It’s been a while since we last had an in depth chat without kids running around distracting us. It is difficult to get into things too deeply when we live over five hours away from each other and neither of us is in a state to travel the entire distance. I saw you last weekend in the country and it was delightful. The dinner at the club was a bit pricey for a bit of frozen meat and heated up veggies, but just spending some time with you made it worth it.
I am not writing about the care you gave me during my postnatal psychosis, nor the aftercare of calling me multiple times a day to offer support when I returned to Canberra. I am not writing about the younger years in my childhood when you would bandage my knees or try to look after my faith in God by dragging me to Church each week (as an adult I am Atheist, but those experiences did give me a better understanding of the world and my place in it). I am not writing about how you cared so lovingly and devotionally for dad when he was unwell for all those years, or your seemingly never-ending forgiveness for our drug-addicted brother who I have since decided not to be a part of my life and the lives of my children and family.
I am writing about your influence in my writing.
When I think of you it is often through the many filters of the aforementioned things, but in truth, they are only a smudge of who you really are. I think the fondest memories I have are related to working in your bookshop where you would encourage my writing, dancing, knitting, study… and you would offer assistance where you could by making costumes for concerts, buying and teaching me about writing journals and offer me stories from the shelves that I would not have picked myself. I have keen memories of reading Goosebumps and other kids’ horror books that led me to love the adult version such as Stephen King and Christophe Pike. Yeah, I probably shouldn’t have been hiding them as I was reading them at age 12, but they were so good and taught me so much about that a good writer is able to find what audiences like and write what they enjoy and infiltrate the story they have in their heads, into those styles.
I learnt also that it is okay to not have a style, but just to tell a story by reading My Place helped me to start journalling with meaning. And do I have a lot of journals. You printed out all my journaling during my stint in Japan and I hid my collection of teen journals in the back of my cupboard along with the sandwiches I was hoarding for nuclear fall-out thanks to reading Children of the Dust in year 8. You kept my journaling going when I felt that it wasn’t meaningful and you were the person who encouraged me to write about my experiences of parenting on Become Mum. It is a difficult journey and at times I still lose my way, but you help get me back of track by reading and talking to me about my writing. There are only a few people who have continued with me for this entire journey. Thank you for showing me the way.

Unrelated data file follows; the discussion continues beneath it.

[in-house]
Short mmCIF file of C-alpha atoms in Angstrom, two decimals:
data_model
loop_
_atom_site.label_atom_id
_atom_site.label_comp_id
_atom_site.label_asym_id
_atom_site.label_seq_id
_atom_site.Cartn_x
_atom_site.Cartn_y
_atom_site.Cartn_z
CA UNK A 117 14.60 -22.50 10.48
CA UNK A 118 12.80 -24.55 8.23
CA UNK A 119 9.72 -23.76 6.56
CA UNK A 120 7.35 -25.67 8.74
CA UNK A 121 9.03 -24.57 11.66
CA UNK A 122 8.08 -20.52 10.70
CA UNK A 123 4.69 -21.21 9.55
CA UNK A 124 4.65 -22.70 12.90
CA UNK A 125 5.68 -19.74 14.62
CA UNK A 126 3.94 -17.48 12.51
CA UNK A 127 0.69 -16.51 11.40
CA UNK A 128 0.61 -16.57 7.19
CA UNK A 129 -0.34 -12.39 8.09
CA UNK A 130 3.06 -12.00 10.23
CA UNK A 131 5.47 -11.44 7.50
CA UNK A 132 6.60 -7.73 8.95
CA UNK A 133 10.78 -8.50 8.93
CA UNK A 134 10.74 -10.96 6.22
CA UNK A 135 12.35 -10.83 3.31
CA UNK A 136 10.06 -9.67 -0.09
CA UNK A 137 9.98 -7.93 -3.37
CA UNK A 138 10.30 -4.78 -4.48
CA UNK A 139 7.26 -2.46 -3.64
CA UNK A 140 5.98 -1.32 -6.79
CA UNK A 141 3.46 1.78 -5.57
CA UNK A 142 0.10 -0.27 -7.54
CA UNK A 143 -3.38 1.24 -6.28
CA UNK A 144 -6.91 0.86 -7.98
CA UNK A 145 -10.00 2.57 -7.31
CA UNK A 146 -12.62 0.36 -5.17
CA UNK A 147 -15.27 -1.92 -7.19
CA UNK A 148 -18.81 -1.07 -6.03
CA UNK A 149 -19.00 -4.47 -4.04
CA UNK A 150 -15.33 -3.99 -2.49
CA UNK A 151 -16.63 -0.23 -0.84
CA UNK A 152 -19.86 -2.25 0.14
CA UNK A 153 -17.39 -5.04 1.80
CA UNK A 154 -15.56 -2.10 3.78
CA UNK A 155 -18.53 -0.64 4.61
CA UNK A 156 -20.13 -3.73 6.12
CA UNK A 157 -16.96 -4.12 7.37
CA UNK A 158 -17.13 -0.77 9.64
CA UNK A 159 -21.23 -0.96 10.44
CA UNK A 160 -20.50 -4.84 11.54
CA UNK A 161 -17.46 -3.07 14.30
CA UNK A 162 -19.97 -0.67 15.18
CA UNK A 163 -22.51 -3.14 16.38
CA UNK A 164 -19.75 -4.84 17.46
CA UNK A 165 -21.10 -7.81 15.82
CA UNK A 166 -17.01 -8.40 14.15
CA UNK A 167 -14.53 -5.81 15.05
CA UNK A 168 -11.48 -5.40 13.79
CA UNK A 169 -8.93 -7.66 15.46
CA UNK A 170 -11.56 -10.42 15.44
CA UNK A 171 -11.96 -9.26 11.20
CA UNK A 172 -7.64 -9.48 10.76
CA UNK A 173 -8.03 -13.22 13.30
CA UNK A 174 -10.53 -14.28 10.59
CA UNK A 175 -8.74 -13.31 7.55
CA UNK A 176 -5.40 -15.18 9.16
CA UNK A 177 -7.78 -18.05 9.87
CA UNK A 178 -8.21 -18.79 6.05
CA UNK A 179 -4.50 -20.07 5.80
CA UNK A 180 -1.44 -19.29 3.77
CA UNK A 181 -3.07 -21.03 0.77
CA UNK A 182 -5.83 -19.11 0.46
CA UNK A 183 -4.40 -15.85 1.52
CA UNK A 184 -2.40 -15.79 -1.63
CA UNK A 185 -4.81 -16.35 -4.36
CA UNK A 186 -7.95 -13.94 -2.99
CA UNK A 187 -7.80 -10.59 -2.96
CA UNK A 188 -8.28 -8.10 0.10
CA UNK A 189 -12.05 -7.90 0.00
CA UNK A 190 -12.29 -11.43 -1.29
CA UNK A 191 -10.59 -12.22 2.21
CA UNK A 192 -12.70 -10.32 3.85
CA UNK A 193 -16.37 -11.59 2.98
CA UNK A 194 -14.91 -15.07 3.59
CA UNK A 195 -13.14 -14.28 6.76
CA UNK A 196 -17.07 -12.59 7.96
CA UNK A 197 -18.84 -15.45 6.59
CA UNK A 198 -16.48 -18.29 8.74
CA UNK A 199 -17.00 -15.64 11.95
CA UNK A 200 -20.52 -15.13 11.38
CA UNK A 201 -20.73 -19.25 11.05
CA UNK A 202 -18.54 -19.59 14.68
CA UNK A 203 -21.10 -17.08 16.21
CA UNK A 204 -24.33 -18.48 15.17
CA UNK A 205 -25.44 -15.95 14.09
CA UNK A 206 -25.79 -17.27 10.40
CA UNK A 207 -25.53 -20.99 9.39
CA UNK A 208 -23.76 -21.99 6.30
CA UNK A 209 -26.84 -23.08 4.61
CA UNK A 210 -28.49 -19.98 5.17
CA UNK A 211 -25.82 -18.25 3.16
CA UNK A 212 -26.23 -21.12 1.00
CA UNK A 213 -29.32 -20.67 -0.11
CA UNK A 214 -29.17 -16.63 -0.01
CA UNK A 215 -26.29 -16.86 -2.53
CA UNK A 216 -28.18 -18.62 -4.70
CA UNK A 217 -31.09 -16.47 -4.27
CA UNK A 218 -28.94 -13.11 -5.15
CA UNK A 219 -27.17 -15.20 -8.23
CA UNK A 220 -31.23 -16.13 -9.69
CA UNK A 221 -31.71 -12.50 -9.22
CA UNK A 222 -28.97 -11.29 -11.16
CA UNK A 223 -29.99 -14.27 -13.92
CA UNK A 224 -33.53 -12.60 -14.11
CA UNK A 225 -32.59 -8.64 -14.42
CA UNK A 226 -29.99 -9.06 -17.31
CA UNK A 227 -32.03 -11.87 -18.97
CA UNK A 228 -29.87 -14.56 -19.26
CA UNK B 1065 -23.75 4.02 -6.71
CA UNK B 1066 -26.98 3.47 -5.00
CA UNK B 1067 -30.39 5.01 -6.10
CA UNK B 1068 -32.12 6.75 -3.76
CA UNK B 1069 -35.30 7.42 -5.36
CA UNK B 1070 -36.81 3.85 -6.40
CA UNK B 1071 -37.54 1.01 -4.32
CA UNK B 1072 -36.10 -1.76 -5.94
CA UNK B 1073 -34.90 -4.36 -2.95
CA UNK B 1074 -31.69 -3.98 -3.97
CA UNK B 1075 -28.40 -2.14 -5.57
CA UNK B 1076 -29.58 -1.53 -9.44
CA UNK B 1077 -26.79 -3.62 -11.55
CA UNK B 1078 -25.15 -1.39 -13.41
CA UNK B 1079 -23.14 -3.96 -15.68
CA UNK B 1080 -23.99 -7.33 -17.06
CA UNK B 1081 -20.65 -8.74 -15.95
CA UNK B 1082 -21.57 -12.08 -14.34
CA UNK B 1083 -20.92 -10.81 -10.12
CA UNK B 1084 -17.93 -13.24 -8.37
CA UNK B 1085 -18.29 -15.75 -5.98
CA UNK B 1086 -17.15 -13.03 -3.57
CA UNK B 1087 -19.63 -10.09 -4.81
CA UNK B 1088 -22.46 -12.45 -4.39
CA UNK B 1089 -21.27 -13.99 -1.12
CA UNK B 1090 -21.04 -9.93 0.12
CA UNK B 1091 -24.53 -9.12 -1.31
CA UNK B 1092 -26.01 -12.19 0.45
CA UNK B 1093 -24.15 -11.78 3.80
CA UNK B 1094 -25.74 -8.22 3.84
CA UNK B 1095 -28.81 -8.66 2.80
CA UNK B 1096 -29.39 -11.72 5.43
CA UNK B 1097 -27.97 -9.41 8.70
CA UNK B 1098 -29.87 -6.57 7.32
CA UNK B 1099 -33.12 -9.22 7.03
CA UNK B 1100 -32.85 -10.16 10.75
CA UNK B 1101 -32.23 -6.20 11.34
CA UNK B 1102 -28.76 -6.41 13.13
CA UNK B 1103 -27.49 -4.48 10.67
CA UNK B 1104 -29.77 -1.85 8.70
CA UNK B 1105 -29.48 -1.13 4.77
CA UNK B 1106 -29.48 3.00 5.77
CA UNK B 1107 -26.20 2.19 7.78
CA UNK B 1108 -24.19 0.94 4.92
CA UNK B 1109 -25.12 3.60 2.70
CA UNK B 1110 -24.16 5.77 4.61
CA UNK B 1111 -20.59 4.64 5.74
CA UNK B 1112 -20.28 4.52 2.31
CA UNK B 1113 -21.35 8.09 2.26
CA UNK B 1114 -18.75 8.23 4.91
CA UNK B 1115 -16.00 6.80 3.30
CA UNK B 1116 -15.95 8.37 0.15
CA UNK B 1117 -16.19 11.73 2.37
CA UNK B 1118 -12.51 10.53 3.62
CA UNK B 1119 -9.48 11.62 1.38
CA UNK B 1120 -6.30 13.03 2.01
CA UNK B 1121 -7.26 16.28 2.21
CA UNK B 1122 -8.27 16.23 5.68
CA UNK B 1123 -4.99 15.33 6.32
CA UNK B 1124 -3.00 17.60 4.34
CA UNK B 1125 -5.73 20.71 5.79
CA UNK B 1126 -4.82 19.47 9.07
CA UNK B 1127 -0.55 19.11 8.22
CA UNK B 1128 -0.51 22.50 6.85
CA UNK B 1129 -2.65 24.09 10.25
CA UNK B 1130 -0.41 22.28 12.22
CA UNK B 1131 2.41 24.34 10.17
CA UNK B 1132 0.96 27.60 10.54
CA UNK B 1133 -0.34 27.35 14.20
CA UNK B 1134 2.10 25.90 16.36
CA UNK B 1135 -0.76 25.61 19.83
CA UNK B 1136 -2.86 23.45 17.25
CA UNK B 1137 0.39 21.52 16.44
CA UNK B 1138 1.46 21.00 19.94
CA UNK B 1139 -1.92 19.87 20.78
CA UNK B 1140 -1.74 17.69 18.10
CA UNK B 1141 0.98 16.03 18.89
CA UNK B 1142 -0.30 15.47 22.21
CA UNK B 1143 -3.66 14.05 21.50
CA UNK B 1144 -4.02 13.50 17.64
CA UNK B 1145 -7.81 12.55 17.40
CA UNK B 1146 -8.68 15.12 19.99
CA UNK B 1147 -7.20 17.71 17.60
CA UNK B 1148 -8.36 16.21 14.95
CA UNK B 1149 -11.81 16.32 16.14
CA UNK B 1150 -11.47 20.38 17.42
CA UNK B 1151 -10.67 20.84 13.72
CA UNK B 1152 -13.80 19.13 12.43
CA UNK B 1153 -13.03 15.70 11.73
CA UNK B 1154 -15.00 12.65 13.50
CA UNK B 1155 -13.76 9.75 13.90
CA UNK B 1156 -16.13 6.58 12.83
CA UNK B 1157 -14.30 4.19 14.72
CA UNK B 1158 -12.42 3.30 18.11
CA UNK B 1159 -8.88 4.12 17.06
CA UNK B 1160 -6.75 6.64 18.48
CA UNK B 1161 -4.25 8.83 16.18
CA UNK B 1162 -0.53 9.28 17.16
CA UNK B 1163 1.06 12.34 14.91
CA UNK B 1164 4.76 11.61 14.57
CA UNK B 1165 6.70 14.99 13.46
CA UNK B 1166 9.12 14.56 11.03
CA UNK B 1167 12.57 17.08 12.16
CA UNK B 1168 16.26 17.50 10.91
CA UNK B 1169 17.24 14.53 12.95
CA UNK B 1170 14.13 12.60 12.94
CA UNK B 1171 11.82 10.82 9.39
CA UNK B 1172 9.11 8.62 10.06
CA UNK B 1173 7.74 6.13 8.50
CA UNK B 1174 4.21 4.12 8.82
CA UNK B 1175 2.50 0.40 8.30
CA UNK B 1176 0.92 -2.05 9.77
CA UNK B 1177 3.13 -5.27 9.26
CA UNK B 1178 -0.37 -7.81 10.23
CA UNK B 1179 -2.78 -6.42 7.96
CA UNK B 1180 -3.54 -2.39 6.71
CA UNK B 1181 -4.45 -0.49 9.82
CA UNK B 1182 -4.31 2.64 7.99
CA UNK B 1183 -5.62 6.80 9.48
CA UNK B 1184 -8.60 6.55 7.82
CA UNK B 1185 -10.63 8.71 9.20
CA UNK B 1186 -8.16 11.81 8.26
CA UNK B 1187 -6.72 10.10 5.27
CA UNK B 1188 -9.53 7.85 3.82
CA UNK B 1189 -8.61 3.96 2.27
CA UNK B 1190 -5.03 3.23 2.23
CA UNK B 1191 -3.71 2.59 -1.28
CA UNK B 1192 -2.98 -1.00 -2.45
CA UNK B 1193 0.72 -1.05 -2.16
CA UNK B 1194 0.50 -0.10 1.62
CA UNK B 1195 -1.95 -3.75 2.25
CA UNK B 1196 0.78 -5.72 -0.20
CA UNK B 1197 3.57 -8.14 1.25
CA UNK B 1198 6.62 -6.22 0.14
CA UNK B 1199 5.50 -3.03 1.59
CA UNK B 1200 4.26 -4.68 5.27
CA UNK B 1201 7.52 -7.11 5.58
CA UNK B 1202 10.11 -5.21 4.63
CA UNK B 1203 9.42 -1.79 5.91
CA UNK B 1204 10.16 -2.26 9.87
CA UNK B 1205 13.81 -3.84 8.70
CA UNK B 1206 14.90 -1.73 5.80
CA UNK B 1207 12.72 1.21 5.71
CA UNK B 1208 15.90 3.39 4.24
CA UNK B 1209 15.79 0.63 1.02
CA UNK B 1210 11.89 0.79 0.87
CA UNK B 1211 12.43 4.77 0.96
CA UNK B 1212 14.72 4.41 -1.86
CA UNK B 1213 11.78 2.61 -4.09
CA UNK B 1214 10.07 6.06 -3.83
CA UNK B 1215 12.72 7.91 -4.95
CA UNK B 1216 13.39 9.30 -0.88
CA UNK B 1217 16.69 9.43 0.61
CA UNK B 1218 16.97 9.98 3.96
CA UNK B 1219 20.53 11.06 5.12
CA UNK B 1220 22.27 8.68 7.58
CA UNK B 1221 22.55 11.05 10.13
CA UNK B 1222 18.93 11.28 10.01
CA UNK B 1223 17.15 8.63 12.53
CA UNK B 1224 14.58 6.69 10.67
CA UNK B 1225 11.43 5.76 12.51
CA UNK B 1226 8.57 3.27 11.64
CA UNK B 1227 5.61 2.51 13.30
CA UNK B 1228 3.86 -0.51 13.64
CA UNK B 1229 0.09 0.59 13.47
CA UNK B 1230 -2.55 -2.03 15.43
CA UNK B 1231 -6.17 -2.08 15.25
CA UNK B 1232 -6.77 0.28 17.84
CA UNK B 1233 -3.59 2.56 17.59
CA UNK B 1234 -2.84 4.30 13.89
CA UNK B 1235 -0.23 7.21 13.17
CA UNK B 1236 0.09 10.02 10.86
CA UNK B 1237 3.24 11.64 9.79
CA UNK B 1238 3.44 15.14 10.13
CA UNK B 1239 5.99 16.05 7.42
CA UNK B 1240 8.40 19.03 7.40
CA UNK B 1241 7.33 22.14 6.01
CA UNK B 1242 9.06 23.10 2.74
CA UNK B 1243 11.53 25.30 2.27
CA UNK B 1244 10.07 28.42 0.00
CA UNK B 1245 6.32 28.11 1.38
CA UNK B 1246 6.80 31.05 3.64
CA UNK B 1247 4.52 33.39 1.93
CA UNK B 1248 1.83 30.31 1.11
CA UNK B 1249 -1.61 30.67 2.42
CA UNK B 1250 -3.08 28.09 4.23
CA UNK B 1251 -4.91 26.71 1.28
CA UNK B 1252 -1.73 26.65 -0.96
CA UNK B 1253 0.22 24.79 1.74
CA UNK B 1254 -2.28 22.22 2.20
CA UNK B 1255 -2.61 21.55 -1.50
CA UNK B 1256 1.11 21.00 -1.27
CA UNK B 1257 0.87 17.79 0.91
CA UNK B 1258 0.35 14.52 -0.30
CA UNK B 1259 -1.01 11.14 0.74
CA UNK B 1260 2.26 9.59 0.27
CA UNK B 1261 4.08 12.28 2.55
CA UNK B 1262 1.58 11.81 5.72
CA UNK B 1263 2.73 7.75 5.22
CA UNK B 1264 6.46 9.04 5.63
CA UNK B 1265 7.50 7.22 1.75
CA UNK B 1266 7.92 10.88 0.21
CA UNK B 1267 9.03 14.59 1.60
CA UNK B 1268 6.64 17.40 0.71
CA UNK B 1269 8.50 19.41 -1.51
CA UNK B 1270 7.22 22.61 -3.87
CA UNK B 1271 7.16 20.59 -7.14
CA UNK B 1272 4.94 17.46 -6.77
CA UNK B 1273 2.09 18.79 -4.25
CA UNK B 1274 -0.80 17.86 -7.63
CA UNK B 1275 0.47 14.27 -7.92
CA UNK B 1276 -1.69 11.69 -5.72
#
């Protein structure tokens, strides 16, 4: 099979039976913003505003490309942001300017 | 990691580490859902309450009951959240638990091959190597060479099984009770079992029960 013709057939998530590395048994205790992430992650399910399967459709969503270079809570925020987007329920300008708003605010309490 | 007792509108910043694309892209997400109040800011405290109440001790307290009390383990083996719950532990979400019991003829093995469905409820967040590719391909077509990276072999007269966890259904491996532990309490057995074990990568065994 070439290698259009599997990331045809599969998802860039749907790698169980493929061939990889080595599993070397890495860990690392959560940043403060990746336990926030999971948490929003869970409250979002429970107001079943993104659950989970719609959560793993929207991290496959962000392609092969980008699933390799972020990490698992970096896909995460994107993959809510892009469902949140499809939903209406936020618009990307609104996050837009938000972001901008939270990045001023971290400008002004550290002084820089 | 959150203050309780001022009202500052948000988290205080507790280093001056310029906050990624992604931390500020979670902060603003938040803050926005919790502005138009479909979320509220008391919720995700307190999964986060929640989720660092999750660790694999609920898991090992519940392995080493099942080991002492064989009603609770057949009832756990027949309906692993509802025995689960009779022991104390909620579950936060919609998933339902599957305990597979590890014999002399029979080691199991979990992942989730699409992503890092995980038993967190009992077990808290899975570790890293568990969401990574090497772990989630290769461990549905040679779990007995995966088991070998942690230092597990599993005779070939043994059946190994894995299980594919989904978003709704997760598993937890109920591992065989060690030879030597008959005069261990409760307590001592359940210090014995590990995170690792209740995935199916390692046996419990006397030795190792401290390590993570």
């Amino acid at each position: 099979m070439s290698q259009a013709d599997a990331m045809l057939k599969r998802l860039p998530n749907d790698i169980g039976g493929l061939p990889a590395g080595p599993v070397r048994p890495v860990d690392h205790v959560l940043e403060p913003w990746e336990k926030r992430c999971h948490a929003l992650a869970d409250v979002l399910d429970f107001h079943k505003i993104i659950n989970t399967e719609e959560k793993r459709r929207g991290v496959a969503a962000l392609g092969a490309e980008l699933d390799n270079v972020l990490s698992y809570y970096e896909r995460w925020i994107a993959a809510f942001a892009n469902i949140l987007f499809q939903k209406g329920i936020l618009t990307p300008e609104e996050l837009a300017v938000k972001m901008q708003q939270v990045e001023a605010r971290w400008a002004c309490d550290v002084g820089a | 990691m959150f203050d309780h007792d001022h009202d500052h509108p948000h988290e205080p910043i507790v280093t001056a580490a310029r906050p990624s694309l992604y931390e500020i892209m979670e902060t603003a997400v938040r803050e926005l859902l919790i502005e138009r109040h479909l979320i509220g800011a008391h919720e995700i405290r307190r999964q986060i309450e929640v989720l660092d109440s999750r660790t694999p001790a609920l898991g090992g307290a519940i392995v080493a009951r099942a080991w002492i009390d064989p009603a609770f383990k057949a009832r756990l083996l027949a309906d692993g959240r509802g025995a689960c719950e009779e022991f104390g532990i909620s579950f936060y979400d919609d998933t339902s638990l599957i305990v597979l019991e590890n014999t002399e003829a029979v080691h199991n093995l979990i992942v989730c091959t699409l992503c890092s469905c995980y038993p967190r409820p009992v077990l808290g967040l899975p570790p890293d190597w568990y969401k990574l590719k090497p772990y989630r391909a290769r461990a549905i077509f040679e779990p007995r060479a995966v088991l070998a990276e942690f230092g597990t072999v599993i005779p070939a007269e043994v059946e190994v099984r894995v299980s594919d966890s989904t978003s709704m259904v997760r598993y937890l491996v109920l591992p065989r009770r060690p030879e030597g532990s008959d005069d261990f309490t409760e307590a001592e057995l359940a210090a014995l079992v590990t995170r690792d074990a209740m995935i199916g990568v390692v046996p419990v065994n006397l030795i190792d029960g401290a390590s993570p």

Live journaling through regular blogging is a whole other dimension that requires a deal of bravery. I hate attributing strong characteristics to myself as it feels like I am tooting my own horn (for lack of a better term) but brave is the closest word I can come up with. You taught me that it is okay to say what you need to say in the online world, and to use my connections here to not only tell my story but also to heal in the journey, to help make sense of what is going on. It has helped me to connect with people locally, nationally and internationally and to see similarities between our journeys with and without children, older, younger, gender-diverse and culturally variant peoples and I am richer for it. You were the impetus for me to respond to the first comments on my blog as I sat on your couch in a haze of medication. You showed me that writing is about me and my audience rather than me and the world of possibilities of ‘such-and-such might read it’. To open up and share. To be real. Writing.
Thank you for showing me the way- it has opened up my world.